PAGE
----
Why Ann, Inc. Isn't Listening to Activist Investors

Yesterday, Ann  (NYSE: ANN  ) , owners of Ann Taylor and Loft, issued a statement that, without context, seems obvious. The company said, "Our Board and management team are committed to creating value for all ANN INC. shareholders, and we will continue to take actions to accomplish this goal and position the Company for growth and success." That seems like a pretty good, if basic, business plan, but it's actually a reaction to a call for privatization.

Earlier, activist funds Engine Capital and Red Alder issued a joint letter saying that Ann could unlock additional value through a sale. The two funds, which control just over 1% of Ann's outstanding stock, believe the retailer could go for $50-$55 per share -- at least a 25% premium on the current $40 share price.

What are they looking for?
In many ways, it's an odd call. Normally, activists are pushing for failing businesses to sell out, but Ann has been on a relative tear. The company's stock has grown steadily over the last five years, outpacing the S&P 500. Over the last year, the retailer has fallen slightly behind the index's growth, but it's still up 17% over the last 12 months.

In the joint letter, Engine and Red Alder said they believed an international buyer could help the brand expand overseas at a faster pace. The funds also believed that there was untapped potential in Ann's margins and free cash flow. 

Ann announced its second-quarter results at the end of last week, and that was likely the catalyst for the funds' claim that the "status quo is untenable." In its quarter, gross margins took a hit because of promotional activity and comparable sales fell. Even with the setbacks, it seems unlikely Ann would make any sort of move at this point.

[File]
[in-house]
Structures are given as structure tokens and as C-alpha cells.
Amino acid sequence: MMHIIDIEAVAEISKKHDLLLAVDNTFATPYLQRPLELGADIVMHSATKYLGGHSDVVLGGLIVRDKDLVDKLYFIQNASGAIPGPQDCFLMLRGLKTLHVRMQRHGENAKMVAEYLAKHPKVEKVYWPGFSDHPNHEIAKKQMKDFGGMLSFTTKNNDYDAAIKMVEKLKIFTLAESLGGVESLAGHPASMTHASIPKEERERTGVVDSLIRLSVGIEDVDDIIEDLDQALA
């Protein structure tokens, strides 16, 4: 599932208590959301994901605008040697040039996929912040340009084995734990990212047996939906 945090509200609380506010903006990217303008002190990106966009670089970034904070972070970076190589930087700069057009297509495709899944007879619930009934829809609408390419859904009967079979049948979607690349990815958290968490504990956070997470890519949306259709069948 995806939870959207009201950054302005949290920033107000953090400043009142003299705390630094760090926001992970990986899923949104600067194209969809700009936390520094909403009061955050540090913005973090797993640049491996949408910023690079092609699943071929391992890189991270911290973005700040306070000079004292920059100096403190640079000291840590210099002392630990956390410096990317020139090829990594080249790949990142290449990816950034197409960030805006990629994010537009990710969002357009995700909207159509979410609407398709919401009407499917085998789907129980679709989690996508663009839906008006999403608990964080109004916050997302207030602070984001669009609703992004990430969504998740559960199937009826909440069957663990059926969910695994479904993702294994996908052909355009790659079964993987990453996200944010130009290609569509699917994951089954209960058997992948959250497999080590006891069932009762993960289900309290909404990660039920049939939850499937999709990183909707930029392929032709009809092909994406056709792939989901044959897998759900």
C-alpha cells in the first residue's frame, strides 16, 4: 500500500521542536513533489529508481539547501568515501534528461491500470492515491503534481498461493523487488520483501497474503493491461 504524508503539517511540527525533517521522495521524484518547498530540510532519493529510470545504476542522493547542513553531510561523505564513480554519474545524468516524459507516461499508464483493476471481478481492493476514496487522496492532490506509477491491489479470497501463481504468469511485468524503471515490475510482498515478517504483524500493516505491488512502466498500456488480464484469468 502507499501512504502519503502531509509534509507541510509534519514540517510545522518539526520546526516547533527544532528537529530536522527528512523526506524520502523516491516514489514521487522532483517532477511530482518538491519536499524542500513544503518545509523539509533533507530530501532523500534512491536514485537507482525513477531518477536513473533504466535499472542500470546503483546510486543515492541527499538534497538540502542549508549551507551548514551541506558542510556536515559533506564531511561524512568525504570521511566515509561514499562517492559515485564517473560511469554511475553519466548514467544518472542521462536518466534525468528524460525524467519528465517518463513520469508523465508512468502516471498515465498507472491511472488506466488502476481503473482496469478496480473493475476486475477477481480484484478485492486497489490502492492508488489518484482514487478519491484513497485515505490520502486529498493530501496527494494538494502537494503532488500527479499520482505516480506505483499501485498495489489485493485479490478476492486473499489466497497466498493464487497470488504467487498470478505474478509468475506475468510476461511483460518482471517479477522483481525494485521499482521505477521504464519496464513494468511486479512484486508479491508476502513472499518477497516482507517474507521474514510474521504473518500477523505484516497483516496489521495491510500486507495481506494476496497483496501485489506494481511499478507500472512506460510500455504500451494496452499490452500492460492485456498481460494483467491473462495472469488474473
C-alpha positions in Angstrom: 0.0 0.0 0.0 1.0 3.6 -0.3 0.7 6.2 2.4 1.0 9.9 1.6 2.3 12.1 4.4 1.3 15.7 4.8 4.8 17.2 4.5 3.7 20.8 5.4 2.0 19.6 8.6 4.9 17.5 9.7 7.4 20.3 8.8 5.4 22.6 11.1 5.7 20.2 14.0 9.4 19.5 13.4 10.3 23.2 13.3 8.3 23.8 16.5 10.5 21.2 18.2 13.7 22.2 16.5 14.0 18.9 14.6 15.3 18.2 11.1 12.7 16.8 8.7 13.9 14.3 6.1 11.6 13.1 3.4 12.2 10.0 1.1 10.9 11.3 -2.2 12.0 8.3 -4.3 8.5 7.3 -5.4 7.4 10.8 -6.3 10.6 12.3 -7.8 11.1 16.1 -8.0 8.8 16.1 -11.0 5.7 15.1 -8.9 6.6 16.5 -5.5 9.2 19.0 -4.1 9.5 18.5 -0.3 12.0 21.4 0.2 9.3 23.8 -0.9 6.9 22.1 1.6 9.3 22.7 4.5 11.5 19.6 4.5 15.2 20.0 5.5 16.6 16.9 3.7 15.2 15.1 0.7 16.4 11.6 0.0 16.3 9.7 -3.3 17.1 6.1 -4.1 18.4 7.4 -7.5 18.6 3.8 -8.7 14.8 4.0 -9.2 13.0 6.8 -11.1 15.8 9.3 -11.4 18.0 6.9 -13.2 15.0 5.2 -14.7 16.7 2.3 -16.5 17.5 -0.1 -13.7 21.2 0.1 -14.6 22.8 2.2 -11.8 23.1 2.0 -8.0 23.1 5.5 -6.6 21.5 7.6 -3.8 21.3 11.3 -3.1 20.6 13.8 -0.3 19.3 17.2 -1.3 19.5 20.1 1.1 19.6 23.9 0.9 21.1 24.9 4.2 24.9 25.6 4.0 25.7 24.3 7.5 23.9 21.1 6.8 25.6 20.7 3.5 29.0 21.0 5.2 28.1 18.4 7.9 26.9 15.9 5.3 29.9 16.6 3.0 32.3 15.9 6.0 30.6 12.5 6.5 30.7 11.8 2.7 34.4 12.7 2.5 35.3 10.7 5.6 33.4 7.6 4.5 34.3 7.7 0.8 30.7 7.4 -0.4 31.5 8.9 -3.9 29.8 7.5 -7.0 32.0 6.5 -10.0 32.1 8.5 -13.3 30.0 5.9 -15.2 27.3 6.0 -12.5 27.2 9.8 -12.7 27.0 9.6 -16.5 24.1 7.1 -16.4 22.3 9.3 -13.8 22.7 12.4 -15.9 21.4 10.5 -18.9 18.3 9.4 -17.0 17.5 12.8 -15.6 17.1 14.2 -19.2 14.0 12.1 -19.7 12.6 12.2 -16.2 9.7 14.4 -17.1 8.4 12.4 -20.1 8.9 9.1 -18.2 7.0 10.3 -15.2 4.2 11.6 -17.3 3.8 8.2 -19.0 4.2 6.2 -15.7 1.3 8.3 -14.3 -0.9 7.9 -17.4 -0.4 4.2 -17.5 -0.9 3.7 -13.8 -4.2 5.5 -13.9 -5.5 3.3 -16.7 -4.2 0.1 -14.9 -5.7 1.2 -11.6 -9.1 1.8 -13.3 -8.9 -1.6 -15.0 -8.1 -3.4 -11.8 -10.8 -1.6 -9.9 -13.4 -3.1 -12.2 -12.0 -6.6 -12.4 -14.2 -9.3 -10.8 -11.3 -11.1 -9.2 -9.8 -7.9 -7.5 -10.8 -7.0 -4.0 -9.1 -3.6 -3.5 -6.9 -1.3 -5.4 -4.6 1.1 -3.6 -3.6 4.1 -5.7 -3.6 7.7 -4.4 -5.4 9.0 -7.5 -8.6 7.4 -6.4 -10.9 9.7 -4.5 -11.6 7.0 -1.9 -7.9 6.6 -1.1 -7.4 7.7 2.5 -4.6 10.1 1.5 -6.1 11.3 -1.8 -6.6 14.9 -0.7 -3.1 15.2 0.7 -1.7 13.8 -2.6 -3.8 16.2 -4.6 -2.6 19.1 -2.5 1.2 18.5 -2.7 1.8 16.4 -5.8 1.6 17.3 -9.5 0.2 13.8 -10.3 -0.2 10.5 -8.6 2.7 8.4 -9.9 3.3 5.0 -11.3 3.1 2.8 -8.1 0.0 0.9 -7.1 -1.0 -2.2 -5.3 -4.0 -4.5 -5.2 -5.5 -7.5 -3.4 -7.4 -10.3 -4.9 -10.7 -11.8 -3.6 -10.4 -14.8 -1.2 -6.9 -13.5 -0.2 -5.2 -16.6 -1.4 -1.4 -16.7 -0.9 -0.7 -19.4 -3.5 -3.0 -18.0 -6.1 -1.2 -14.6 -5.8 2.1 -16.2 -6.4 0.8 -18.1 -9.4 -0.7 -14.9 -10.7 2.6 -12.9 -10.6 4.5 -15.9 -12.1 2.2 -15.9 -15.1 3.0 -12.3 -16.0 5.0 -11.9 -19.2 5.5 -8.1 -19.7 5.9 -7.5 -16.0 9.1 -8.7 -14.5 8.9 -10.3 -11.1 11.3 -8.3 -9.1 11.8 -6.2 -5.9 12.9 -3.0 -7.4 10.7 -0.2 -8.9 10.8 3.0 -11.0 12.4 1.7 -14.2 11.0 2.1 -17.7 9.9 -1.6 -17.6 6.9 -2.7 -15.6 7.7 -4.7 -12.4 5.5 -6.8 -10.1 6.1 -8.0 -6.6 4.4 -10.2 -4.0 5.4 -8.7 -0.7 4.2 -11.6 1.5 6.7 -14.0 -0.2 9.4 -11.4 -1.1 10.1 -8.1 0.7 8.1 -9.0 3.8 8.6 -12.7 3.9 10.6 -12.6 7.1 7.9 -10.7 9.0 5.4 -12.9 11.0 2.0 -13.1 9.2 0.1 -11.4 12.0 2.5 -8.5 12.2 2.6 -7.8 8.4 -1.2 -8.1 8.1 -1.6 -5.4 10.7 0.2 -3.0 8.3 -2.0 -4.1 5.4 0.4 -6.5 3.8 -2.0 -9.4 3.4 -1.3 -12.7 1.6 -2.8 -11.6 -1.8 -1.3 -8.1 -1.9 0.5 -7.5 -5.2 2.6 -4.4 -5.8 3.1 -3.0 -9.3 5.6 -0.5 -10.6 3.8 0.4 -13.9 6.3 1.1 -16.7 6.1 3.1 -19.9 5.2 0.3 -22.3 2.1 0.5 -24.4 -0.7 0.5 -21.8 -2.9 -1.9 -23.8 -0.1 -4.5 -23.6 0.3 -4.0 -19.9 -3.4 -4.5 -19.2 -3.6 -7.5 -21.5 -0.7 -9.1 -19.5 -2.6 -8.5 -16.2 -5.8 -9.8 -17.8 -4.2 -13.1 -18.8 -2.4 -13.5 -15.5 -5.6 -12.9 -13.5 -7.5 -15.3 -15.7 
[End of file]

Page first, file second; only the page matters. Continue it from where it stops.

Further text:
Why it's not going to happen
Analysts have said Ann isn't going to pursue a sale unless it's forced to, and the 1% backing of Engine and Red Alder aren't going to be enough to twist Ann's arm. Golden Gate Capital, which has a 9.5% stake in the business, has said that it has no plans to push for a sale or change of board members. 

Instead, what Ann needs is simply to push through its small setback. The retail market has been unkind to almost everyone over the last six months, with a combination of early-year weather and mid-year consumer disinterest adding up to excessive promotions.

Ann is rolling its first-half shortfalls into the second half, but it isn't forecasting any serious hurdles beyond those already faced. Management has said that inventory has been slimmed through the second-quarter promotions, giving the second half of the year stronger positioning for a less promotional environment. The company is also hoping to see some upside on costs with a potential fall in cotton prices. 

The bottom line
All of this points to a business that isn't going to just fold its hand in order to get some short-term gain. The bump in Ann's shares from the announcement is likely to be a shortly held gain. Ann is still running a relatively strong business, albeit one that has had a weak second quarter. If that was the metric for selling a business to private enterprise, half of the retail business in the market would be on the auction block.

Look for a stronger second half from Ann and for the privatization talk to die down quickly. Of course, there's always the small chance that Golden Gate will be swayed by Engine and Red Alder's argument, but it would be very surprising.

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Andrew Marder

Andrew Marder worked in retail for years, holding jobs ranging from bookseller to bank strategy analyst. He has worked for the Motley Fool since 2012, and loves coffee.

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